How do I know if I have asthma?

Information from the NHS about asthma.

How do I know if I have asthma?

People of all ages can develop asthma, although it often starts in childhood. Most people will find out they have asthma after experiencing symptoms and visiting their GP.

Your GP will talk to you about your symptoms and may suggest doing some simple tests to confirm if you have asthma[1]. Tests might include blowing or breathing into a machine. Your doctor may also suggest an allergy test to check whether your asthma is caused by an allergy.

These tests can’t always be done with young children, so your GP might give your child an inhaler until they’re old enough to have the tests[1].

What are the symptoms of asthma?

The main symptoms of asthma are:

  • a whistling sound when breathing (wheezing)
  • breathlessness
  • a tight chest, which may feel like a band is tightening around it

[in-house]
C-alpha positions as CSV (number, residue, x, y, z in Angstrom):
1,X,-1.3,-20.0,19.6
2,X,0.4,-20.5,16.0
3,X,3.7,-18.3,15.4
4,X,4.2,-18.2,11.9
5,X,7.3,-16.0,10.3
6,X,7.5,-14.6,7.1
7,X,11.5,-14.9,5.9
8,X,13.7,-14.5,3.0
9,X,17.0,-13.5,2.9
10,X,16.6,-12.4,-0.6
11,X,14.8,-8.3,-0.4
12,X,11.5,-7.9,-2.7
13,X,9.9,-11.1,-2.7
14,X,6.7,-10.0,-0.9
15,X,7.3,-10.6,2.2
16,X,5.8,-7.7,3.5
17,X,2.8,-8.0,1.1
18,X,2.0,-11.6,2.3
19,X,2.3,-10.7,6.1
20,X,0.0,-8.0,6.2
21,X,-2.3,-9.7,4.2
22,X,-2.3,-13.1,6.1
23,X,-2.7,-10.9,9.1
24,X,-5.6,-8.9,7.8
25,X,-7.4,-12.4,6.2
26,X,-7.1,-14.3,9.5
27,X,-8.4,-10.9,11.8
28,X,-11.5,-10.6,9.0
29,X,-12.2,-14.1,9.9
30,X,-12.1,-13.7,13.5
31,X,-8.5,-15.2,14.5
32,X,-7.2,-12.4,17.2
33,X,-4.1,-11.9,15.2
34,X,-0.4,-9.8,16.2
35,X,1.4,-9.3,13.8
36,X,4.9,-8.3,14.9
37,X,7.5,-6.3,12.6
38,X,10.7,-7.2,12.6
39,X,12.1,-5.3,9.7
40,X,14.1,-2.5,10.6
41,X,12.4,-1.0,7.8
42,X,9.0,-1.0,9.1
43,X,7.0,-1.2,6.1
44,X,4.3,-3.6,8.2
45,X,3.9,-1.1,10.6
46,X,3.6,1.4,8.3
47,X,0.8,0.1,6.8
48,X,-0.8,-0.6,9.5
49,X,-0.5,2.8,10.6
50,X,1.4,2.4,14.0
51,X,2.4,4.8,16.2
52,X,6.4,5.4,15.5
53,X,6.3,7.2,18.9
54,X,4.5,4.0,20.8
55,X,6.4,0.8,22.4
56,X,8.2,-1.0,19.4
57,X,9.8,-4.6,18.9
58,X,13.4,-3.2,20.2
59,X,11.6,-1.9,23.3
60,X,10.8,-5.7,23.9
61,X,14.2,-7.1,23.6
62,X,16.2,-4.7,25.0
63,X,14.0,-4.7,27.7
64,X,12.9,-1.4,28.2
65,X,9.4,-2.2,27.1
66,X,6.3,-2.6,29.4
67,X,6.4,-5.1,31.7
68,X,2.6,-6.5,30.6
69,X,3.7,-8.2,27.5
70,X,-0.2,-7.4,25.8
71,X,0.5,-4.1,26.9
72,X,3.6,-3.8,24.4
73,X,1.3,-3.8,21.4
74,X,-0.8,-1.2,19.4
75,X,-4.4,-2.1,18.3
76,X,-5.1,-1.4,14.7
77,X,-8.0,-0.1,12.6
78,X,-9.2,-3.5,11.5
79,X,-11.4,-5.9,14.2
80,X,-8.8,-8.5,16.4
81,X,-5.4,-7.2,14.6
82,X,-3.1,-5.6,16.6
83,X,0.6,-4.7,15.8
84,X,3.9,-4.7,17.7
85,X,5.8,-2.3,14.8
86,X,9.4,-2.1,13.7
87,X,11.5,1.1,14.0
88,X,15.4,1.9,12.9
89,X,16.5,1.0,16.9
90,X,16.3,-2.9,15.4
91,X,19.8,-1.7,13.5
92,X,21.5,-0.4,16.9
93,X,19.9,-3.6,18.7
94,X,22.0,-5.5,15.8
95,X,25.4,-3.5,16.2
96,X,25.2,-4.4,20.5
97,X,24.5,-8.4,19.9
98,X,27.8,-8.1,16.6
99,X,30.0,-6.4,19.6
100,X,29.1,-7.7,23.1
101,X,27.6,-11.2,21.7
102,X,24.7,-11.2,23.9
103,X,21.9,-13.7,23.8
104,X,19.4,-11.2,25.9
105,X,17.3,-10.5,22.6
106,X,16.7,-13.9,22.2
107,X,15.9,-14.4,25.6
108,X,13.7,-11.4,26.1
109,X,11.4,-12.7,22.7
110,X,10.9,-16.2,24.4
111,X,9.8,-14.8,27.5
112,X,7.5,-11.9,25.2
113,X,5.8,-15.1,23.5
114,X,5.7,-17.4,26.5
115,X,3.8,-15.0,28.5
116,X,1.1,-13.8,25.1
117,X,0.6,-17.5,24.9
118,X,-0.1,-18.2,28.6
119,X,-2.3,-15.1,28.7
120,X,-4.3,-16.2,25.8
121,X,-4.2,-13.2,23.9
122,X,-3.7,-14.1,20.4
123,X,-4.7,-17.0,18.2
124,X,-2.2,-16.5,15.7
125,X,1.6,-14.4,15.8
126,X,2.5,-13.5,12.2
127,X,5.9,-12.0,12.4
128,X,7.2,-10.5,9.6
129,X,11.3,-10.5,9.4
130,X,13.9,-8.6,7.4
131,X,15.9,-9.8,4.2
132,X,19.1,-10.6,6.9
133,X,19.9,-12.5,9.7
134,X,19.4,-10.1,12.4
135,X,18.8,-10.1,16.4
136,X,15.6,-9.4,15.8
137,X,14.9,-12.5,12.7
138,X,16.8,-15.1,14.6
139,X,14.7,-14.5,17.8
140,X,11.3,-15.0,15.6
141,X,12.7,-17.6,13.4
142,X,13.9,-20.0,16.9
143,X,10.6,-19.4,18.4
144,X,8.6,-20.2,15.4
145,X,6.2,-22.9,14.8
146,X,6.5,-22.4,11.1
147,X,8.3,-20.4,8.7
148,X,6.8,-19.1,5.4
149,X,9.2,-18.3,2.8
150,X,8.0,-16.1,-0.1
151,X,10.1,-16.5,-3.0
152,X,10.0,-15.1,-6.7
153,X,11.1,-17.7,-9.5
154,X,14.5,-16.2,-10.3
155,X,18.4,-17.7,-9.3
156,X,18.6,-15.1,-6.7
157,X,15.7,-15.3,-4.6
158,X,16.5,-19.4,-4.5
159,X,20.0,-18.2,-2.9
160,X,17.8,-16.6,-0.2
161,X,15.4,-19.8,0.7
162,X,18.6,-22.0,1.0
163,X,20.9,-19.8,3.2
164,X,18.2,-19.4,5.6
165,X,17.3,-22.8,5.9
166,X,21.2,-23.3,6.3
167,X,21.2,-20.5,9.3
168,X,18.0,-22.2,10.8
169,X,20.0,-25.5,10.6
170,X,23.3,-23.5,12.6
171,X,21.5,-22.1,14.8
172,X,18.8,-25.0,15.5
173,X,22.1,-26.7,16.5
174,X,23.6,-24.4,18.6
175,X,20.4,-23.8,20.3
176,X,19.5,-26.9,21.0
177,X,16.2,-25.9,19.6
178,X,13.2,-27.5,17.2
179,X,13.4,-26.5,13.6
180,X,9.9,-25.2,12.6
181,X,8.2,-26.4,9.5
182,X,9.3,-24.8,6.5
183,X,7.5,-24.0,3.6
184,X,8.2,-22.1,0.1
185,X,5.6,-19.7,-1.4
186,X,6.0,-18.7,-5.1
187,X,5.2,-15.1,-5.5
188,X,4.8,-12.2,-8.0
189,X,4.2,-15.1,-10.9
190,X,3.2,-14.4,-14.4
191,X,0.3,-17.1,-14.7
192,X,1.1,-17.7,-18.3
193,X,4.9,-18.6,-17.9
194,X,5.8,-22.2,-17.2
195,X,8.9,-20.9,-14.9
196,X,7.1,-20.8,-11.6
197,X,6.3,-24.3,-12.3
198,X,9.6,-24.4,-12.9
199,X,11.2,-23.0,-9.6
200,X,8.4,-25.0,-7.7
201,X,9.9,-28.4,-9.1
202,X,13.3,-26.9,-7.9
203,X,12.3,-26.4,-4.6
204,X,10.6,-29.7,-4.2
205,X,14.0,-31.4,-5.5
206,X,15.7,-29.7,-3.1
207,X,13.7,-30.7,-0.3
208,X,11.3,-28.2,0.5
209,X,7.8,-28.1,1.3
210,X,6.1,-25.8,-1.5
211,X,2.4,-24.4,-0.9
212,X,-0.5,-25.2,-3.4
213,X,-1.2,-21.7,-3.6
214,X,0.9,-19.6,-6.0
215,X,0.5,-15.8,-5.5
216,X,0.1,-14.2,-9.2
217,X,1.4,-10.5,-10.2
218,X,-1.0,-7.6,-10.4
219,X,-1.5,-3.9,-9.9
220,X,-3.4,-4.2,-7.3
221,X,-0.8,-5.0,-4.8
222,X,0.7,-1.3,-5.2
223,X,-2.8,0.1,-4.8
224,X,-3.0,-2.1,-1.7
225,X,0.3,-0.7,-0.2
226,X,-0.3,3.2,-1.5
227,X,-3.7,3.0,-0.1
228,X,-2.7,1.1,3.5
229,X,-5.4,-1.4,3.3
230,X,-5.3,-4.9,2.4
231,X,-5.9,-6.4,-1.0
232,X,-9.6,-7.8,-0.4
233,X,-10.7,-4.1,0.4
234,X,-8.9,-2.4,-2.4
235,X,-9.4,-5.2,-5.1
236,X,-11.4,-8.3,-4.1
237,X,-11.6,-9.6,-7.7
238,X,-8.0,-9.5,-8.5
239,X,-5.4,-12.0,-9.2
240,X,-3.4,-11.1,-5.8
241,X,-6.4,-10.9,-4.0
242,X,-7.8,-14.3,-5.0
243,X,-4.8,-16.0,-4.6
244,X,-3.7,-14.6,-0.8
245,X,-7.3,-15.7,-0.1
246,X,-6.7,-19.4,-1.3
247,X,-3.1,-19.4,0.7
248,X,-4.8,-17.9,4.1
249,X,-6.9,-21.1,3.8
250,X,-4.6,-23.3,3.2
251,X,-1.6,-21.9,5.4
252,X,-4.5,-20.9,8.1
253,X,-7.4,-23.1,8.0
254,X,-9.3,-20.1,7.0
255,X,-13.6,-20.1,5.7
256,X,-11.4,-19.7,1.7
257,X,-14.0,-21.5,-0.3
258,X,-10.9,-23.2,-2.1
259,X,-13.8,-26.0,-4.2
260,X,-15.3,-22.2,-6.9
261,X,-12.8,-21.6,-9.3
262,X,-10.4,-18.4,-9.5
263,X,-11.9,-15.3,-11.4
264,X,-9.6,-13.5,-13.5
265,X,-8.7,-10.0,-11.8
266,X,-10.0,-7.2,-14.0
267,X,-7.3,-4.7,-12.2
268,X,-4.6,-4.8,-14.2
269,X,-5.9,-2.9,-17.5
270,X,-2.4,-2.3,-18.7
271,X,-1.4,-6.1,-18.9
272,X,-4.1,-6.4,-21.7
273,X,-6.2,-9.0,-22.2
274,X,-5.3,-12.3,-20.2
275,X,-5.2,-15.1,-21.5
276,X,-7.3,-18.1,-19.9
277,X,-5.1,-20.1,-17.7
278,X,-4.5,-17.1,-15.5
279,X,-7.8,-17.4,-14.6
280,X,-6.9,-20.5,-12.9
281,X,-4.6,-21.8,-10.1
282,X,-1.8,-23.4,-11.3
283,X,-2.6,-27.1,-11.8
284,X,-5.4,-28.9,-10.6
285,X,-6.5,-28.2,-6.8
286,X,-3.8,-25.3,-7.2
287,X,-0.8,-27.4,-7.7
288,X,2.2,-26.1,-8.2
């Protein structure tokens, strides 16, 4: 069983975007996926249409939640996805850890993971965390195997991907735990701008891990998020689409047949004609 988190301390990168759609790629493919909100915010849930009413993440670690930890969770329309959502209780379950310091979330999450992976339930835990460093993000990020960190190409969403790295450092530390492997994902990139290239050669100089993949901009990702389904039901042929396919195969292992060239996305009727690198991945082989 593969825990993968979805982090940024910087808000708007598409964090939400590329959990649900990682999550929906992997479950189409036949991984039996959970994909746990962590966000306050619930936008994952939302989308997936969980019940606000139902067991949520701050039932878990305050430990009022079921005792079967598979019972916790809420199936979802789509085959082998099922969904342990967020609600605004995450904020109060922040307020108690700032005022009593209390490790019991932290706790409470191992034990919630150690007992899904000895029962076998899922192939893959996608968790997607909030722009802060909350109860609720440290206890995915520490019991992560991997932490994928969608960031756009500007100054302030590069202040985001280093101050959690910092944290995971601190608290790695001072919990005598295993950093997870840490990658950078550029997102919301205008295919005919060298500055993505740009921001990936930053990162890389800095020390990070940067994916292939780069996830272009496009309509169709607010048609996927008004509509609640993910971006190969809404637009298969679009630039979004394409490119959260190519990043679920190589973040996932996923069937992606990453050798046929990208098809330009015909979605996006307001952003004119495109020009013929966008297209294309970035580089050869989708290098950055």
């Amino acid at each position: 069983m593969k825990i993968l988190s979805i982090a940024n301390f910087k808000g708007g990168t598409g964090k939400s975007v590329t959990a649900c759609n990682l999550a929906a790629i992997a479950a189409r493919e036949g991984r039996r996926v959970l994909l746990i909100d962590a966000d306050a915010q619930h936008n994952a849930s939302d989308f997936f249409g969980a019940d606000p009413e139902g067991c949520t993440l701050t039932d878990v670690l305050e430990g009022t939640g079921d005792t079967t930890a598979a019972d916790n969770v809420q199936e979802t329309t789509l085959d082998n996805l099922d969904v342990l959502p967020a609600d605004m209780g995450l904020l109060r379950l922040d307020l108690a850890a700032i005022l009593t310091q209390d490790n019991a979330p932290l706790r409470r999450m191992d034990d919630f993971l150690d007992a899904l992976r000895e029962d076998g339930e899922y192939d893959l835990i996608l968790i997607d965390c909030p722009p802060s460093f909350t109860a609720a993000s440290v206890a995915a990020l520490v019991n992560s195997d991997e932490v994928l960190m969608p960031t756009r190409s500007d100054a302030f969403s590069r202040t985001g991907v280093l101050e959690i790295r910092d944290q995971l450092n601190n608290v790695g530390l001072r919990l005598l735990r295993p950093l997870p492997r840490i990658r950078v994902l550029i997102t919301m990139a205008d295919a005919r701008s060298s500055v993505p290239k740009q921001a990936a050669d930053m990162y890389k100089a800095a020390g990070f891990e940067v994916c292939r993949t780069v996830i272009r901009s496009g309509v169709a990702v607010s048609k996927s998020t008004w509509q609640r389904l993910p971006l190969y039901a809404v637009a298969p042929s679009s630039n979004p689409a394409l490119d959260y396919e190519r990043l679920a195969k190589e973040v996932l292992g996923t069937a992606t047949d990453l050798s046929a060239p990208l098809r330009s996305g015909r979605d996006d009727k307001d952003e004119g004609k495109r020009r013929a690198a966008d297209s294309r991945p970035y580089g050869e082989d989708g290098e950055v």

• coughing

The symptoms can sometimes get temporarily worse. This is known as an asthma attack.

Asthma is usually treated by using an inhaler, a small device that lets you breathe in medicines.

The main types are:

  • reliever inhalers – used when needed to quickly relieve asthma symptoms for a short time
  • preventer inhalers – used every day to prevent asthma symptoms happening

Some people also need to take tablets.

Asthma is caused by swelling (inflammation) of the breathing tubes that carry air in and out of the lungs. This makes the tubes highly sensitive, so they temporarily narrow.

It may happen randomly or after exposure to a trigger.

Common asthma triggers include:

  • allergies (to house dust mites, animal fur or pollen, for example)
  • smoke, pollution and cold air
  • exercise
  • infections like colds or flu

Identifying and avoiding your asthma triggers can help you keep your symptoms under control.

The main symptoms of asthma include wheezing and shortness of breath. There may be times when the symptoms get better and times when they get worse.

The main treatments for asthma are inhalers that either ease symptoms when they happen or help stop symptoms happening.

Asthma is caused by inflammation of the tubes that carry air in and out of the lungs. It's sometimes triggered by things like allergies or smoke.

Published

April 2021

Next review

April 2022

Reviewed by

Gill Stone MRPharmS

References

  1. 1.

    Asthma. nhs.uk. Published October 20, 2017. Accessed March 15, 2021.

    https://www.nhs.uk/conditions/asthma/